The evolution of agricultural trade flows
AbstractEarlier research showed that during the 1980s and 1990s most of the global agricultural trade expansion took place among the industrial countries and among countries within trade blocs. These were also periods of declining agricultural prices. These prices increased during the 2000s, there were continuous trade reforms, and many developing countries started to support their agricultural sectors. This paper analyzes trade flows during the past two decades, and tries to measure whether all these developments have changed the trade balances and the share of different groups within the global trade flows. In addition, it looks at the trade balances on food to see the impact of these changes on net food importing countries. In conclusion, unlike the case with manufacturing, developing countries have not been able to increase their export shares in agriculture as significantly. They have maintained their trade shares by primarily expanding exports to other developing countries.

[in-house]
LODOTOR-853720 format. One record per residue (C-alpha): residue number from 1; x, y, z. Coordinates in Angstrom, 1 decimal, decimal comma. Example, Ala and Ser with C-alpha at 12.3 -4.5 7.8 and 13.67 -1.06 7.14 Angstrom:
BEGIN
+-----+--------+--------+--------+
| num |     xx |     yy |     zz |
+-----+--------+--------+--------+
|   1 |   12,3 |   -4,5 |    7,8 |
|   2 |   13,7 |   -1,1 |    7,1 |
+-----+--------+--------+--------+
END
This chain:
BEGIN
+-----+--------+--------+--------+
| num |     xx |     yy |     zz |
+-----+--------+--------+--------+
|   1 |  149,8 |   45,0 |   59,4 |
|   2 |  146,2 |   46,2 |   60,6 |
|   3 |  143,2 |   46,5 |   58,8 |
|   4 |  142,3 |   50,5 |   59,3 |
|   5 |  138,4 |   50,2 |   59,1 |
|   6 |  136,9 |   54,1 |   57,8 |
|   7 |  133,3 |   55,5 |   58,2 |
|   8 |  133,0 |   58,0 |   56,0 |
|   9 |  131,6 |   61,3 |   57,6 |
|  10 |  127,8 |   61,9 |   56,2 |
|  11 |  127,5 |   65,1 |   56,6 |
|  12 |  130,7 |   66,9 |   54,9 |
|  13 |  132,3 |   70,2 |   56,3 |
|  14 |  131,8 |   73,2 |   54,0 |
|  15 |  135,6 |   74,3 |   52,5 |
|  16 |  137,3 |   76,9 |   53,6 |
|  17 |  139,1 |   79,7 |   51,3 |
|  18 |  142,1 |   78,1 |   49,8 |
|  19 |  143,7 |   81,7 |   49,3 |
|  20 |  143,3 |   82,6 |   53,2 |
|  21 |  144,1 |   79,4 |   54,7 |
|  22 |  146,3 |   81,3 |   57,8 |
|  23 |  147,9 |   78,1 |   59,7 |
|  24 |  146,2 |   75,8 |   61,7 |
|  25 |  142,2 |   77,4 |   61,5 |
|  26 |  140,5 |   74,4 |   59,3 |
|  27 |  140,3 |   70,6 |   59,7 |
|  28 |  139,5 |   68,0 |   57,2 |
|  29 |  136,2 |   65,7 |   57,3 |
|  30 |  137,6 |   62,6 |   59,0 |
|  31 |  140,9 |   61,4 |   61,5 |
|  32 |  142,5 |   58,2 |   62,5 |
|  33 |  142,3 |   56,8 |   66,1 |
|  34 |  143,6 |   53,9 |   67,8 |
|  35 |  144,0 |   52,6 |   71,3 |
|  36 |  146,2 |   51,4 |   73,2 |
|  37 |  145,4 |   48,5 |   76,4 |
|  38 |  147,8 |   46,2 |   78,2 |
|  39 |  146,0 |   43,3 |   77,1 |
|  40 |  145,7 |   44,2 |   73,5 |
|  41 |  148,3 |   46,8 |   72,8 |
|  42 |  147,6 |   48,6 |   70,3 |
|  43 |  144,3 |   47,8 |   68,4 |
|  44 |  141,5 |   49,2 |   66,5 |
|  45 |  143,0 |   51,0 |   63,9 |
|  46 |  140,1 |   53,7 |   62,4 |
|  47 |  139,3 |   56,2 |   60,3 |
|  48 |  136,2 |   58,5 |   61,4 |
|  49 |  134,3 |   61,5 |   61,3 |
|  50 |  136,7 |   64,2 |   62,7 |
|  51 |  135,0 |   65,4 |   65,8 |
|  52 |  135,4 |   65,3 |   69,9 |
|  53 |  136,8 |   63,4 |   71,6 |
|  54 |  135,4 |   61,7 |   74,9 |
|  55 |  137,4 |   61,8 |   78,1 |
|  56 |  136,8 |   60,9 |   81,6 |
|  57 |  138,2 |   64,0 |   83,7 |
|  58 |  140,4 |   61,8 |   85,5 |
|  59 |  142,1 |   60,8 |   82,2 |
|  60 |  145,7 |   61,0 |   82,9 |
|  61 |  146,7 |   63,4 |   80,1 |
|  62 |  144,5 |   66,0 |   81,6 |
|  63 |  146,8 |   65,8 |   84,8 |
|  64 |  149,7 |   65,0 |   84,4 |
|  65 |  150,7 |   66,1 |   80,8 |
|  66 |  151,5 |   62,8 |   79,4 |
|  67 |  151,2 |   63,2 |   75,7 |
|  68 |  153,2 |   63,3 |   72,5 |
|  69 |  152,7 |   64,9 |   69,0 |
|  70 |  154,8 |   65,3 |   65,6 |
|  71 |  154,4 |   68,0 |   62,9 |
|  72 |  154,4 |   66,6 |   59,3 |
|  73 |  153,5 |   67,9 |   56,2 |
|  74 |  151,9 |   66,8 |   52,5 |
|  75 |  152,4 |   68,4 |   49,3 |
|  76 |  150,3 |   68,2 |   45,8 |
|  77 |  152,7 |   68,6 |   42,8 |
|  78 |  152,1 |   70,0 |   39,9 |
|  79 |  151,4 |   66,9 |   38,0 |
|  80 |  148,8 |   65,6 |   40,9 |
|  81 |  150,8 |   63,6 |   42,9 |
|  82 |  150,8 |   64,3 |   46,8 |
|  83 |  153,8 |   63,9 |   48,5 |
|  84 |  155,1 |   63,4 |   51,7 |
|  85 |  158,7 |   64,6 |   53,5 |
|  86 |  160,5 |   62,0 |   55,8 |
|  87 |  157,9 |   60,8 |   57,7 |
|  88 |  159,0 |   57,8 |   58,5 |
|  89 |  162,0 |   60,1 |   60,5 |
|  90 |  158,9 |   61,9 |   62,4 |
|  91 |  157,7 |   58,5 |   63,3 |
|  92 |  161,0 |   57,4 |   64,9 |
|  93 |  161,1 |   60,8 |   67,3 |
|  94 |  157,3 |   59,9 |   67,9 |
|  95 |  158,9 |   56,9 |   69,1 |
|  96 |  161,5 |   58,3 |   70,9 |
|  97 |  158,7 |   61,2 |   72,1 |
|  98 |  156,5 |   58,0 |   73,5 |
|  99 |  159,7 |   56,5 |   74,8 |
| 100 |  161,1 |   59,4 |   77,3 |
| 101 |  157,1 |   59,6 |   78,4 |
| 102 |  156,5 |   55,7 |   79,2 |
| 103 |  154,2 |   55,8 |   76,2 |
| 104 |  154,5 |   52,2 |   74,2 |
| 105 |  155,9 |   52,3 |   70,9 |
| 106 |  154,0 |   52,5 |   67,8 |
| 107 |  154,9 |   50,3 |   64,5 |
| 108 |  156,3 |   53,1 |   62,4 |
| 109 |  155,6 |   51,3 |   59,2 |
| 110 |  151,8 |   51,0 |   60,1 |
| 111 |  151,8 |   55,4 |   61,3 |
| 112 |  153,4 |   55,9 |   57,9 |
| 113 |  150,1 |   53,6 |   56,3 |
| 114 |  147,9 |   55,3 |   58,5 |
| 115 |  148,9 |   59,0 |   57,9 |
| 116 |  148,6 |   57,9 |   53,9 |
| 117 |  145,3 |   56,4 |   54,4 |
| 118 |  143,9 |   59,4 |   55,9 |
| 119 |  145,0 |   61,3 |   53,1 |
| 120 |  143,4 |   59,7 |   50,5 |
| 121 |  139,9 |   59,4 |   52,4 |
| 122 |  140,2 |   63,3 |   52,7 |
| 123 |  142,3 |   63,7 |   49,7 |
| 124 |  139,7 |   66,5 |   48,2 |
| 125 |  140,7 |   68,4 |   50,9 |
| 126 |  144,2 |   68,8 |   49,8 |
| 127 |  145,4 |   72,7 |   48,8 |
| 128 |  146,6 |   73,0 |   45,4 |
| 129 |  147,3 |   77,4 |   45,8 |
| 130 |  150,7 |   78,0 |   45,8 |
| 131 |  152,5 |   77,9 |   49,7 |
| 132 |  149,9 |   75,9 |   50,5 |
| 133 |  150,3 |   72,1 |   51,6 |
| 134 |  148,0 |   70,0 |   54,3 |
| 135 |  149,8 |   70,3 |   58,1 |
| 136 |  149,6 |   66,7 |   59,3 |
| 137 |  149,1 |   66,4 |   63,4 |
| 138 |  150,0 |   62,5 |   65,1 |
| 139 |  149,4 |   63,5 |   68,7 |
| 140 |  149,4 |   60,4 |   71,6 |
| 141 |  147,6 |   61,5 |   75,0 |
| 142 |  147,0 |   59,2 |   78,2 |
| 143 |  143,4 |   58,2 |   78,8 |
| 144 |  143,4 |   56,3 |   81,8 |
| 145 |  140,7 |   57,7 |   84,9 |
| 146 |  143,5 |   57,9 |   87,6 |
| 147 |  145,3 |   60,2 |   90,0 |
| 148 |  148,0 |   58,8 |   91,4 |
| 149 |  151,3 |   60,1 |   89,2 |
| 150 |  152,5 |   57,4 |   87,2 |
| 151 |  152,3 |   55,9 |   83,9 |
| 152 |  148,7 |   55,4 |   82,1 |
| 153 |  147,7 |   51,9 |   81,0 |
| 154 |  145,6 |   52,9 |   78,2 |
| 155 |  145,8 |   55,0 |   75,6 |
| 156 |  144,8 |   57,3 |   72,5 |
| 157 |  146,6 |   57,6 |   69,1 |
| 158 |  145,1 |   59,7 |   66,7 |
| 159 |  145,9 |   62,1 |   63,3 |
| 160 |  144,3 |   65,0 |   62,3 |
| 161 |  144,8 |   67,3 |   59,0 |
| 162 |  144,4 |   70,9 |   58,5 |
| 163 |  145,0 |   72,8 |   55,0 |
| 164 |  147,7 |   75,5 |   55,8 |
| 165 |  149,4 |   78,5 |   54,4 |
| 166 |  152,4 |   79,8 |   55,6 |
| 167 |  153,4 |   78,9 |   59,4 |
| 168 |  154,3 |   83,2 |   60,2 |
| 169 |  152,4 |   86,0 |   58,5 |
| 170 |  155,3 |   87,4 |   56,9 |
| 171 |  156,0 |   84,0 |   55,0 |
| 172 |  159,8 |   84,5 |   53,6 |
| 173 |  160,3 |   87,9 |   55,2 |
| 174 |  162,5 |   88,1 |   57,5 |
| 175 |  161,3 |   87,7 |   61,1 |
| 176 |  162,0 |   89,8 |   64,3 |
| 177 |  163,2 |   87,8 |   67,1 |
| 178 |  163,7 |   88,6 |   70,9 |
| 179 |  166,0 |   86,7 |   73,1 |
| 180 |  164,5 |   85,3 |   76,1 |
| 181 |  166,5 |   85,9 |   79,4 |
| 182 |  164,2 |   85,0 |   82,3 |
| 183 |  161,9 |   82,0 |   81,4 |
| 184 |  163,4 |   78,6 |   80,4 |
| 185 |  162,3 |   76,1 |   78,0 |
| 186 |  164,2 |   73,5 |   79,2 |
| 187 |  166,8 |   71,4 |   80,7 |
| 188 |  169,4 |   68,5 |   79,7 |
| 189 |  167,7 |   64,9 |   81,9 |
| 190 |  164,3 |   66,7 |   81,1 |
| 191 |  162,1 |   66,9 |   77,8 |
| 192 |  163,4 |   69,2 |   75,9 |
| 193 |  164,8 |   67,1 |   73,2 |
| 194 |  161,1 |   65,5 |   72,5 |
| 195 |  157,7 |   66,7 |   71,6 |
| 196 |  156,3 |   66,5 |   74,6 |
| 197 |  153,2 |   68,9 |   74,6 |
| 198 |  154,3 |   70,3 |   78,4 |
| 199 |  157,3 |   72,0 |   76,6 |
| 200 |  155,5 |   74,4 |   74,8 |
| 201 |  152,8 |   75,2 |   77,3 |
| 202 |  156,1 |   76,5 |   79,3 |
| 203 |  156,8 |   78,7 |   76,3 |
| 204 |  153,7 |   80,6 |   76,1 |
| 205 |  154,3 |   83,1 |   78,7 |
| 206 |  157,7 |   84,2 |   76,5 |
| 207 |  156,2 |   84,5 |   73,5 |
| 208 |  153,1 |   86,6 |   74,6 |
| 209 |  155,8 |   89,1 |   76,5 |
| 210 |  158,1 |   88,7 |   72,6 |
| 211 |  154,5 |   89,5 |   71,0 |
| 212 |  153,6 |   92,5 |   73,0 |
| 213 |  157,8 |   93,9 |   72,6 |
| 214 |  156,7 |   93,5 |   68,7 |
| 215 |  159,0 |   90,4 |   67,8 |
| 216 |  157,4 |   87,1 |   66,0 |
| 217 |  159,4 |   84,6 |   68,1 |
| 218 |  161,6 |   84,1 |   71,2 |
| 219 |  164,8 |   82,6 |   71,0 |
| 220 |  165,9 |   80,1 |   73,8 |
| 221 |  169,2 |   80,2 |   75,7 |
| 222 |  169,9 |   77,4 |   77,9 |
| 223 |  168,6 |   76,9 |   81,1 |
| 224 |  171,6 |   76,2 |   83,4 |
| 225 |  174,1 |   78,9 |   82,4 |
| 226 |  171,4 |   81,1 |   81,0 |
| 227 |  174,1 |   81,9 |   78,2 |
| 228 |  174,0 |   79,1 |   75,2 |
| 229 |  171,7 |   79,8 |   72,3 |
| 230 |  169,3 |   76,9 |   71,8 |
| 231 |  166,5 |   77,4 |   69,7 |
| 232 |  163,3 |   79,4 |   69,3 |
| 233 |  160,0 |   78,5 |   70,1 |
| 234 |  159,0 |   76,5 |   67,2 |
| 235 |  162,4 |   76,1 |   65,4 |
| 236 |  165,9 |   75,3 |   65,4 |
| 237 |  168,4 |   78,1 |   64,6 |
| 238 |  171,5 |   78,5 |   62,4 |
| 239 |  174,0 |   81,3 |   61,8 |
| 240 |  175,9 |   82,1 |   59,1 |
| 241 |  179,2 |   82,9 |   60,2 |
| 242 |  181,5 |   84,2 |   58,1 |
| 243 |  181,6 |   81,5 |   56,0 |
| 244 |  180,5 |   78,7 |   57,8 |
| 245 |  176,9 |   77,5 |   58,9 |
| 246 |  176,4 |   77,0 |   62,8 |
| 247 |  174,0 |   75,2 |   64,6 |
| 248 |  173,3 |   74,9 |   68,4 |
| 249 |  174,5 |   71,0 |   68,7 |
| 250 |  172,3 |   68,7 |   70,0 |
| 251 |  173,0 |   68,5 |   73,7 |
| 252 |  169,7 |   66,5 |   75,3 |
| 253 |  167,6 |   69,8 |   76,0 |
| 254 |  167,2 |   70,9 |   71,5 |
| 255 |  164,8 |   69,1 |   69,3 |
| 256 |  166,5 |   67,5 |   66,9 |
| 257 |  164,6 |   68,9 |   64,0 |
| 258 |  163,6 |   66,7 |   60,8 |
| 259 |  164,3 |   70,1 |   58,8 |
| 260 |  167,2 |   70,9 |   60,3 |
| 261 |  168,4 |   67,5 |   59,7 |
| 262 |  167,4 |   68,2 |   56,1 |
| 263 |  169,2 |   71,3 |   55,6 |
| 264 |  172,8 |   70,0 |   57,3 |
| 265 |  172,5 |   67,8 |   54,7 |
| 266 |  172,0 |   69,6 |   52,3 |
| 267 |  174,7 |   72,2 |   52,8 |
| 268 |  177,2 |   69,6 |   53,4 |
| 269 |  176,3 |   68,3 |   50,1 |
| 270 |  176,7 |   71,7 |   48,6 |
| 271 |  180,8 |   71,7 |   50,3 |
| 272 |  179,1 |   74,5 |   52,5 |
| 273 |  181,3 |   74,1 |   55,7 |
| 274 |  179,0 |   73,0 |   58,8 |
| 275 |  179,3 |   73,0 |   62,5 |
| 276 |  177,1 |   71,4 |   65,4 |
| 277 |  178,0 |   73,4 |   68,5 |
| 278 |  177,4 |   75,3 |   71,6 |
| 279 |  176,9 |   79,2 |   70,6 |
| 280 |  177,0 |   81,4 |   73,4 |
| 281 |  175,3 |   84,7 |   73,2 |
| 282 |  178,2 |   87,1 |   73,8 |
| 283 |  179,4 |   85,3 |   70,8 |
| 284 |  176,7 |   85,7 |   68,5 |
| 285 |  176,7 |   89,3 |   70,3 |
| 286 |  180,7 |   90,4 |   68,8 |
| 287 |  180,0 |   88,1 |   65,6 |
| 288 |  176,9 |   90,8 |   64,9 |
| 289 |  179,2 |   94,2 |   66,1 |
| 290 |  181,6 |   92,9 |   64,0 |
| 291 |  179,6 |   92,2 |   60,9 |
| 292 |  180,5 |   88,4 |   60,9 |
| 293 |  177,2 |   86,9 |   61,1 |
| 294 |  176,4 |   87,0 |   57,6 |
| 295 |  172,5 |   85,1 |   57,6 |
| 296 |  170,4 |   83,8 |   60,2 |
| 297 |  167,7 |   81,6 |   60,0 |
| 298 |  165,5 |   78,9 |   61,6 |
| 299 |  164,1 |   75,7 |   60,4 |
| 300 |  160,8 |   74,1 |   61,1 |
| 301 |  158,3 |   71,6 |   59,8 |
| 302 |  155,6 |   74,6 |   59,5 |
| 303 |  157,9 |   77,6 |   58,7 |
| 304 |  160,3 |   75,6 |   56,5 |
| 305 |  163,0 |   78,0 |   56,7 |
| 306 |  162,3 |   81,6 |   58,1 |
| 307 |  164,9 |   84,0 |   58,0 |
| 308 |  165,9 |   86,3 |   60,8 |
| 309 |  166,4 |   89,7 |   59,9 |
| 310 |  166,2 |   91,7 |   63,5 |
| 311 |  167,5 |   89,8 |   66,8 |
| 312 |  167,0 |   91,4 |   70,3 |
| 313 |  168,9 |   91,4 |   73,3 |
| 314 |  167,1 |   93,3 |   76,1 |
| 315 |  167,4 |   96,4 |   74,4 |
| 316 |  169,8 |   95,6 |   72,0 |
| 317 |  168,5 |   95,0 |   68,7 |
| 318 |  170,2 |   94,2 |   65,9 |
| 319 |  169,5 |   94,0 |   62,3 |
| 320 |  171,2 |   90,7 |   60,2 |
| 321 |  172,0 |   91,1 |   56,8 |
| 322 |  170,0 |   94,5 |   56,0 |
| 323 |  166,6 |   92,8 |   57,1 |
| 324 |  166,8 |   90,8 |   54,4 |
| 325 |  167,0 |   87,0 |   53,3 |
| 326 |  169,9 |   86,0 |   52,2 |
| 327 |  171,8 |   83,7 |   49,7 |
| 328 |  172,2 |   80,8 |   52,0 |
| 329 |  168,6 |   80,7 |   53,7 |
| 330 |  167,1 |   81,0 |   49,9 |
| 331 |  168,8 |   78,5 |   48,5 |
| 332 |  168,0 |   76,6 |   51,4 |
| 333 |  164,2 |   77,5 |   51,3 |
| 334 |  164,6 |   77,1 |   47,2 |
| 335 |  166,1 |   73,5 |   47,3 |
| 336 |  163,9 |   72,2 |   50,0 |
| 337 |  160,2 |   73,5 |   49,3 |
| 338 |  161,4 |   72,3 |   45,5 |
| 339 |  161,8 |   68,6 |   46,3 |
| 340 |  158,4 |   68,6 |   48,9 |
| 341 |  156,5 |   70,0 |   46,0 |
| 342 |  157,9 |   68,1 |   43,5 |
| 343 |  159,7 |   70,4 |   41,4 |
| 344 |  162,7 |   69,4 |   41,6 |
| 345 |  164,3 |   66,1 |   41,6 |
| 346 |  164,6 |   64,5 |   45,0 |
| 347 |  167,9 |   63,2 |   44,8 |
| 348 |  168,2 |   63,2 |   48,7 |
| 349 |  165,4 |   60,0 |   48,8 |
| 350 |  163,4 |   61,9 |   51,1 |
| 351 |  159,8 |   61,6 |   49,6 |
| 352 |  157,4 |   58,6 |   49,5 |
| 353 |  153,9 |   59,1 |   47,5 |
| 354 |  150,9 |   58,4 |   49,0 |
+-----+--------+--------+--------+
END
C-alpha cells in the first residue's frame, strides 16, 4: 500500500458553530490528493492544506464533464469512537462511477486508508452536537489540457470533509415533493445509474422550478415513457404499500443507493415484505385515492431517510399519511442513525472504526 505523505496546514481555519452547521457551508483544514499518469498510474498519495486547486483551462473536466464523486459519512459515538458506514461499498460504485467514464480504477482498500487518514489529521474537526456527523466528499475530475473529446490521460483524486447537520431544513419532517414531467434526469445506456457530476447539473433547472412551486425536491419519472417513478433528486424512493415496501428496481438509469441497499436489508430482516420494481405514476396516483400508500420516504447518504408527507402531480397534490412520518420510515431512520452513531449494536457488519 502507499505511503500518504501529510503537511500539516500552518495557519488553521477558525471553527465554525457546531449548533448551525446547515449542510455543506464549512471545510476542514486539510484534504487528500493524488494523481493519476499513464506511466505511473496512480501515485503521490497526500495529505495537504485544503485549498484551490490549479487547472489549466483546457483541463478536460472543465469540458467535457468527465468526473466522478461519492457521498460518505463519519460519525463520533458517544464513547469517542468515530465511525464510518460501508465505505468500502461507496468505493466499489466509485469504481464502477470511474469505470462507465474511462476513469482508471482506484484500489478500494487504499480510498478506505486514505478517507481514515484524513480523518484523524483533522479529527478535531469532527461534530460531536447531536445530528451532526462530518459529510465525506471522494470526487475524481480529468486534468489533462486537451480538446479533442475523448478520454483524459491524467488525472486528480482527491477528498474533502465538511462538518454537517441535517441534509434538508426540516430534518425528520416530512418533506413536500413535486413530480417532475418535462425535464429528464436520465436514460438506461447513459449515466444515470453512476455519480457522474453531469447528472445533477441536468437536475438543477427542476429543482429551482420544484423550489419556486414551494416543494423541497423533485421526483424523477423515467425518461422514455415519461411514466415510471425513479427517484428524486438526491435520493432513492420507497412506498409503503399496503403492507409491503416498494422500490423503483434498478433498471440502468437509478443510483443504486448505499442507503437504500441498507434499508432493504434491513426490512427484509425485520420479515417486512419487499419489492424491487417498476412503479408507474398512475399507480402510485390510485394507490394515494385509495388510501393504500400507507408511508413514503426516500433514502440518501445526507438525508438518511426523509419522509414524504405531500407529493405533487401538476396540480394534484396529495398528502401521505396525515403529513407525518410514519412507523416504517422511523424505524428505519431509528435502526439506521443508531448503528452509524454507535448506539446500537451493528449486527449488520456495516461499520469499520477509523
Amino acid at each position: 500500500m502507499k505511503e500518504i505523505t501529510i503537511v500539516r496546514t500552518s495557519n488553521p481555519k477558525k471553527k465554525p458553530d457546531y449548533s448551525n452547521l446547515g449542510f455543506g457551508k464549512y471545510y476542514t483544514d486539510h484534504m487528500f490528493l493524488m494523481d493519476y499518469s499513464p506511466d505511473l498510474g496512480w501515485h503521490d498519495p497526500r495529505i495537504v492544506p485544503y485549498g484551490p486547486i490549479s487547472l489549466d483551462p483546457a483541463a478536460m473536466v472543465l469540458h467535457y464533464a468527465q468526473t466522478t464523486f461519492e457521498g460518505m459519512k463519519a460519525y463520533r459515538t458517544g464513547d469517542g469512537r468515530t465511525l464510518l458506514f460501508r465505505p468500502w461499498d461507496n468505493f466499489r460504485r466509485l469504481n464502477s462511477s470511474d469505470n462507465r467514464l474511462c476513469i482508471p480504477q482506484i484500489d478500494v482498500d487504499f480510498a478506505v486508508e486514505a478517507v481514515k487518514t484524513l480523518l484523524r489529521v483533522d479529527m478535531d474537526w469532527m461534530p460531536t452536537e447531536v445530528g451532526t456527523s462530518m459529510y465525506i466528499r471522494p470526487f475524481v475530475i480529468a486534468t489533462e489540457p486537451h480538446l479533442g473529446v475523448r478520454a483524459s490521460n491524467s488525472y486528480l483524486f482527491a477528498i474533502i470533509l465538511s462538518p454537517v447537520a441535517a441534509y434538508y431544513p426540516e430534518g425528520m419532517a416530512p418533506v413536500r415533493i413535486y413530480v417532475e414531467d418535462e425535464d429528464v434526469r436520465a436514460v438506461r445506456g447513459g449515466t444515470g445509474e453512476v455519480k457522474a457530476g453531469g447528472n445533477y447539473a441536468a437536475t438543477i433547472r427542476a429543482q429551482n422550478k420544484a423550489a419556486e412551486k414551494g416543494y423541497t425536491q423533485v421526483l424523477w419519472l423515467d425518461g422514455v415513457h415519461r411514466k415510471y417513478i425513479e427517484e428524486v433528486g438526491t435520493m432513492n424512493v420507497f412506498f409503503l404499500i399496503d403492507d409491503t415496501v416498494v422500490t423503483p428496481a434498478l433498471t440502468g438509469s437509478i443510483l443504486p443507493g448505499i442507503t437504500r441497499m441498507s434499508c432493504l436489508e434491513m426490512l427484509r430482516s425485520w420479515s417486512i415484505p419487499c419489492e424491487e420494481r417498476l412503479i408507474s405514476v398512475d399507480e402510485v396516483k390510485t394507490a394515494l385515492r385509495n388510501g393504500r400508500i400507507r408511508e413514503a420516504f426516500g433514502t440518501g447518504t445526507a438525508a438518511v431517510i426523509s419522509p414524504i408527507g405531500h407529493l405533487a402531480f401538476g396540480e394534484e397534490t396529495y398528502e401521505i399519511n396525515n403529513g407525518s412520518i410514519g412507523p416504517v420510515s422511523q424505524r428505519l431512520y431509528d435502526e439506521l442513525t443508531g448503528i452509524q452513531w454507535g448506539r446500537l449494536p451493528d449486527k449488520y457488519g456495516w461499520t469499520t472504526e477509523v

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Bibliographic InfoPaper provided by The World Bank in its series Policy Research Working Paper Series with number 5308.
Date of creation: 01 May 2010
Date of revision:
Emerging Markets; Food&Beverage Industry; Economic Theory&Research; Trade Policy; Free Trade;
Other versions of this item:
- NEP-AGR-2010-05-22 (Agricultural Economics)
- NEP-ALL-2010-05-22 (All new papers)
- NEP-HIS-2010-05-22 (Business, Economic & Financial History)
- NEP-INT-2010-05-22 (International Trade)
Please report citation or reference errors to , or , if you are the registered author of the cited work, log in to your RePEc Author Service profile, click on "citations" and make appropriate adjustments.:
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